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XENOPHON

ON THE

INSTITUTION OF CYRUS.

Β Ο Ο Κ Ι.

CONTENTS OF BOOK I.

1. Xenophon's opinion of Government-Cyrus, by his conciliatory mode of governing, obtains dominion over
the Medes and many other nations -Xenophon's admiration of Cyrus as a ruler. - 11. Genealogy of Cyrus –
Description of his person and mind-Account of the laws established among the Persians.-III, Conversation
of Cyrus with Astyages his grandfather and Mandane his mother, when only twelve years of age-His opinion
of his father and grandfather-Cyrus's aversion to luxurious living-His opinion of the effects of intemperance.
-IV. Cyrus acquires a great taste for Hunting--His dexterity in that amusement.-V, Is made commander of
the expedition into Media-Description of his army-His harangue to the juvenile part of his soldiers.-
VI. Supplicates the gods for success on his undertaking-His father's discourse to him-His reply to his father.

INSTITUTION OF CYRUS.

BOOK I.

1 I HAVE beretofore considered how many against none sooner than against those whom popular governments have been dissolved by men, they perceive undertaking the government of wbo chose to live under any other sort of go- them. When these things were in my mind, I vernment rather than the popular ; and how came to this judgment on them; that to man many monarchies, and how many oligarchies, it was easier to rule every other sort of creature have been destroyed by the people; and how than to rule man. But when I considered that many of those who have attempted tyrannies there was the Persian Cyrus, who had renderhave, some of them, been instantly and entire ed many men, many cities, and many nations, ly destroyed; and others, if they have conti-obedient to himself, I was necessitated to pued reigning but for any time, have been ad- change my opinion, and to think that the go. mired as able, wise, and happy men. And Ivernment of men was not amongst the things thought I observed many masters, in their own that were impossible, nor amongst the things private houses, some possessing more servants, that are difficult, if one undertook it with unsome but very few, who yet were not able to derstanding and skill. I knew there were those preserve those few entirely obedient to their that willingly obeyed Cyrus, who were many commands. I considered withal that keepers days' journey distant from him; those who were of oxen, and keepers of horses are, as it were, months ; those who bad never seen him ; and the magistrates and rulers of those oxen and those wbo knew very well that they never horses ; and, in general, all those called pastors should see him; yet would they subrnit to his or berdsmen may be properly accounted the government : for be so far excelled all other magistrates of the animals they rule. I saw, I kings, both those that received their dominion thought, all these several herds more willing to by succession, as well as those that acquired it obey their pastors, than men their magistrates; themselves, that the Scythian, for example, for these herds go the way that their keepers though his people be very numerous, has not direct them; they feed on those lands on which been able to obtain the dominion of any other their keepers place them; they abstain from nation, but rests satisfied if he hold but the those from which their keepers drive them; rule of his own; the Tbracian the same; the they suffer their keepers to make what use they Illyrian the same; and other nations, as I have please of the fruits and profits that arise from heard, the same : for the nations of Europe them. Besides, I never did perceive a herd are said to be sovereign and independent of each conspiring against its keepers, either so as not other. But Cyrus, finding in like manner the to obey them, or so as not to allow them the nations of Asia sovereign and independent, and use of the fruits arising from them. Herds setting forward with a little army of Persians, are rather more refractory towards any others' obtained the dominion of the Medes by their than they are towards their rulers, and those own choice and voluntary submission; of the who make profit of them; but men conspire Hyrcanians the same. He conquered the Sy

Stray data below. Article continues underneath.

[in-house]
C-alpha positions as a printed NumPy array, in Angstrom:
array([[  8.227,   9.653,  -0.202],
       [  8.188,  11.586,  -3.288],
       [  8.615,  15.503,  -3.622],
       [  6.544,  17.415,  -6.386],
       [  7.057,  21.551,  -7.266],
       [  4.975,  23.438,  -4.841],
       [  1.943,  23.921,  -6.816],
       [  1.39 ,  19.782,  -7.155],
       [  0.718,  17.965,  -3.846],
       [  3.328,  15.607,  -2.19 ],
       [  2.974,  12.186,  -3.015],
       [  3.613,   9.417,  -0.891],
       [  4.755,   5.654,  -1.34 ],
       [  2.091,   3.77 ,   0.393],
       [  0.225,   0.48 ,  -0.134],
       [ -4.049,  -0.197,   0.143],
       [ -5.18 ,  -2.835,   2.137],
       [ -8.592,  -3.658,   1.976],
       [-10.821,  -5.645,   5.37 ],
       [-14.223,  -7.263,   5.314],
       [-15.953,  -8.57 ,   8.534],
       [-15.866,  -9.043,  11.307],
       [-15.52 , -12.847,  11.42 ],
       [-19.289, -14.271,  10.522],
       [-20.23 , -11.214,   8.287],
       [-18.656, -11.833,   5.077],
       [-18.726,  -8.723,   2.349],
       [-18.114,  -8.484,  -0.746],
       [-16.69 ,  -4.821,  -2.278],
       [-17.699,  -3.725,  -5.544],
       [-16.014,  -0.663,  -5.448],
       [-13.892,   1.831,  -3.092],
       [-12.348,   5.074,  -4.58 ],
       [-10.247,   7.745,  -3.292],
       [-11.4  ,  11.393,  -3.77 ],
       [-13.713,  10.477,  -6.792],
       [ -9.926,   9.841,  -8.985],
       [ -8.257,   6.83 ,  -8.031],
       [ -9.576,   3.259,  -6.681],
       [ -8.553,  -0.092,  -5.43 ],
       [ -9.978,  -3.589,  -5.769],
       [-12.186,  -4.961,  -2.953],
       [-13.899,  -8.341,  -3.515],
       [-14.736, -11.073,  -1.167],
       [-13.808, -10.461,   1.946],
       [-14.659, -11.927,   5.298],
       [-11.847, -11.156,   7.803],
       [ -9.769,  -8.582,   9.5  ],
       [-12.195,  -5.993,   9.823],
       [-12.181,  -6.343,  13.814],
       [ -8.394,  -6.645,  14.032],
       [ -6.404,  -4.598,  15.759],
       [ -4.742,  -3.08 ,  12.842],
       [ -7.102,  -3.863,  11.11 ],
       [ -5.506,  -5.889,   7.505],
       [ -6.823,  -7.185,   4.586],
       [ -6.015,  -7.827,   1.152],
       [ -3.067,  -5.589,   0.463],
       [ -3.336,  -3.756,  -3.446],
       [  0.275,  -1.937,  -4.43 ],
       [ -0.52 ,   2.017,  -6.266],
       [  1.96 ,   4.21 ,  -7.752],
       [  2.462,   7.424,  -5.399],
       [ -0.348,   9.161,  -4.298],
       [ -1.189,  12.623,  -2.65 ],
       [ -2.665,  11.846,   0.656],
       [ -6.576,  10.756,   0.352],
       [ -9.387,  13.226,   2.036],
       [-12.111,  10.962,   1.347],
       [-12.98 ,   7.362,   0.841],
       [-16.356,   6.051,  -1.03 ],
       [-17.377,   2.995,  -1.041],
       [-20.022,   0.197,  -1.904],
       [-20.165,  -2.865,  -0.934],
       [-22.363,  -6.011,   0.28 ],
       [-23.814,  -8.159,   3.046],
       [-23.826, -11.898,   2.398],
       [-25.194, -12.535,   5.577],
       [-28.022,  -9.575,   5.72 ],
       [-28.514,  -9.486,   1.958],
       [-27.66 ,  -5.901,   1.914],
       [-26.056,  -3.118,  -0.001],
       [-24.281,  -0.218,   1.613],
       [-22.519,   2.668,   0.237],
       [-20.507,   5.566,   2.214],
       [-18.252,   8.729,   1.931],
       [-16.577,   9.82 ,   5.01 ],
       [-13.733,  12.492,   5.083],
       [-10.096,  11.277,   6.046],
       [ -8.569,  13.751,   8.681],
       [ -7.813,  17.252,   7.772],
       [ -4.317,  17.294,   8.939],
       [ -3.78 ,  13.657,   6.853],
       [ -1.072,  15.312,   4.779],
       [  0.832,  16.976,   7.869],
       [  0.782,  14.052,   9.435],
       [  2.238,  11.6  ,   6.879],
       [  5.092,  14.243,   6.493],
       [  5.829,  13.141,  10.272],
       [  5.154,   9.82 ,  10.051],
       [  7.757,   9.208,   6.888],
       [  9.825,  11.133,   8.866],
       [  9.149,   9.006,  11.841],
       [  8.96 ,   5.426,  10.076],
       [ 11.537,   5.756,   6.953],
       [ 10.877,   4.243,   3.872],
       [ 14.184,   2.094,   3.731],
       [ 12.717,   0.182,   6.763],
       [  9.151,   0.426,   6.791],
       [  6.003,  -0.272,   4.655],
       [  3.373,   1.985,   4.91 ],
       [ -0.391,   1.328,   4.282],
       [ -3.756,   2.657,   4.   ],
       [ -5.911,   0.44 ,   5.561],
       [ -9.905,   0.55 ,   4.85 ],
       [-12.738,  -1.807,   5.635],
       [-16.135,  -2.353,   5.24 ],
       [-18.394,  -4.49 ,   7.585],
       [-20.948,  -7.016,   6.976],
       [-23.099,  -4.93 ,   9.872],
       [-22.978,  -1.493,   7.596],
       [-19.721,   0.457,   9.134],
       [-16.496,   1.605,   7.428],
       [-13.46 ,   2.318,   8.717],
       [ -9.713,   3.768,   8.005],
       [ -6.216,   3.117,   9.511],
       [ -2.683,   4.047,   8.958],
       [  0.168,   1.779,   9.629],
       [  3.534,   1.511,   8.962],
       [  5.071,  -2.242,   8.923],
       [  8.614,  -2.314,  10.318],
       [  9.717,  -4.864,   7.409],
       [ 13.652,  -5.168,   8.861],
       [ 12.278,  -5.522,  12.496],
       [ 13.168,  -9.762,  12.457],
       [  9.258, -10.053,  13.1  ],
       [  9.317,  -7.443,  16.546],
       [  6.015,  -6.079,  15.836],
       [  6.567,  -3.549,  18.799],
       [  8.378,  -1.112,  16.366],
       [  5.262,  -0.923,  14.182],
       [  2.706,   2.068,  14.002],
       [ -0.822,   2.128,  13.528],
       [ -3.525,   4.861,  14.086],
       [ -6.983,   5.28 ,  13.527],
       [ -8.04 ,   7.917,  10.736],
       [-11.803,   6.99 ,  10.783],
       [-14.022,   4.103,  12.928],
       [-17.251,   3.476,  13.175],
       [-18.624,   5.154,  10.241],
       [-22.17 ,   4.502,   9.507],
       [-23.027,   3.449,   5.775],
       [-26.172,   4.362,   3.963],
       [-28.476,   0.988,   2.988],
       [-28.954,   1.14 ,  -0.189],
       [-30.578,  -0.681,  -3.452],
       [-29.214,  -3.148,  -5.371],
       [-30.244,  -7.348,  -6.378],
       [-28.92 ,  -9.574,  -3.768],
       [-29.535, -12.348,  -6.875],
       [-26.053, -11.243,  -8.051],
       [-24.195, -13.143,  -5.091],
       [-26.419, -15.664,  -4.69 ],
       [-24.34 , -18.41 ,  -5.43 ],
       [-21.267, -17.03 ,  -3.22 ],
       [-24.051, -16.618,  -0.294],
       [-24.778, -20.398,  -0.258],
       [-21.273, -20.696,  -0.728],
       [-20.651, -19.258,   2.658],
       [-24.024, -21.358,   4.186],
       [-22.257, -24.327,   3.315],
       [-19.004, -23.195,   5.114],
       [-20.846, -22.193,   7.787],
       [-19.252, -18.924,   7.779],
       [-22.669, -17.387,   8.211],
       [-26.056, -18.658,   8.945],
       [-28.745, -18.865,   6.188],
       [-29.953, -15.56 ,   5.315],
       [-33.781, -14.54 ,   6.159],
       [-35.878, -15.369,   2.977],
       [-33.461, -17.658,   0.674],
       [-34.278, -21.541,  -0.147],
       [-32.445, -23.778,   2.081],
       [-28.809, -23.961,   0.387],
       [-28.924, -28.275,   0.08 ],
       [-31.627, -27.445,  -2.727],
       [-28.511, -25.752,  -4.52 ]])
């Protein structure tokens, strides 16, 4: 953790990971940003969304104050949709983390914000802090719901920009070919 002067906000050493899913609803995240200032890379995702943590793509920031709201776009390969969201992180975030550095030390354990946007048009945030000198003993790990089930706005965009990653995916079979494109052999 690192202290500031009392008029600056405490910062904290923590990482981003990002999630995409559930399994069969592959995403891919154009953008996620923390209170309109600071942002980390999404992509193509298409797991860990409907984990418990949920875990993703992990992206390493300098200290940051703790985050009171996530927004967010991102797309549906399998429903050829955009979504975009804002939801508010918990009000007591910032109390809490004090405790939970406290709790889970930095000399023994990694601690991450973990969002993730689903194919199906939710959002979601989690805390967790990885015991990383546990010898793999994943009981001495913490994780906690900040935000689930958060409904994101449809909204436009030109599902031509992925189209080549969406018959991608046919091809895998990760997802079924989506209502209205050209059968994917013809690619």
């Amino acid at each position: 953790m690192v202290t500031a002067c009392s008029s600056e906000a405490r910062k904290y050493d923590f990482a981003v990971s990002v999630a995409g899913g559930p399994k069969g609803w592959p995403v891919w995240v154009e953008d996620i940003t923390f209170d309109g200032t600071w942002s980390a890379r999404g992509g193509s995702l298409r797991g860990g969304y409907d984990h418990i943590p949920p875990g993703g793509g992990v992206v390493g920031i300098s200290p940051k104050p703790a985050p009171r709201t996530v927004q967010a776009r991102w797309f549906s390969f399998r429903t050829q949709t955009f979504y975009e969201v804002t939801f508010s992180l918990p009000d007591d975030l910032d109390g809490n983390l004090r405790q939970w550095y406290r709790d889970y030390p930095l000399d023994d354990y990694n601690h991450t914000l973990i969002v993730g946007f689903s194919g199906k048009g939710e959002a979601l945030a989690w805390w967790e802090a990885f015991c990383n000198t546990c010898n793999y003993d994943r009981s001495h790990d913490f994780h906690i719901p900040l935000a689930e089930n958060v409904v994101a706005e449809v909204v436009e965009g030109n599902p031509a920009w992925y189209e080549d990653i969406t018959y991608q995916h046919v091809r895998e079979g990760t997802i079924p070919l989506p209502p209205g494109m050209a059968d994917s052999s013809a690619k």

rians, Assyrians, Arabs, Cappadocians, both | Xenophon's Cyropædia or Institution of Cyrus, Phrygias, the Lydians, Carians, Phænicians, frem external evidence and because it contradicts other and Babylonians. He ruled the Bactrians, bietorians, is not considered as an authentic history, but rather as an historical romance, showing what should be Indians, and Cilicians; in like manner the Sathe conduet of a wise and virtuous tronarch. cians, Paphlagonians, and Megudinians, and

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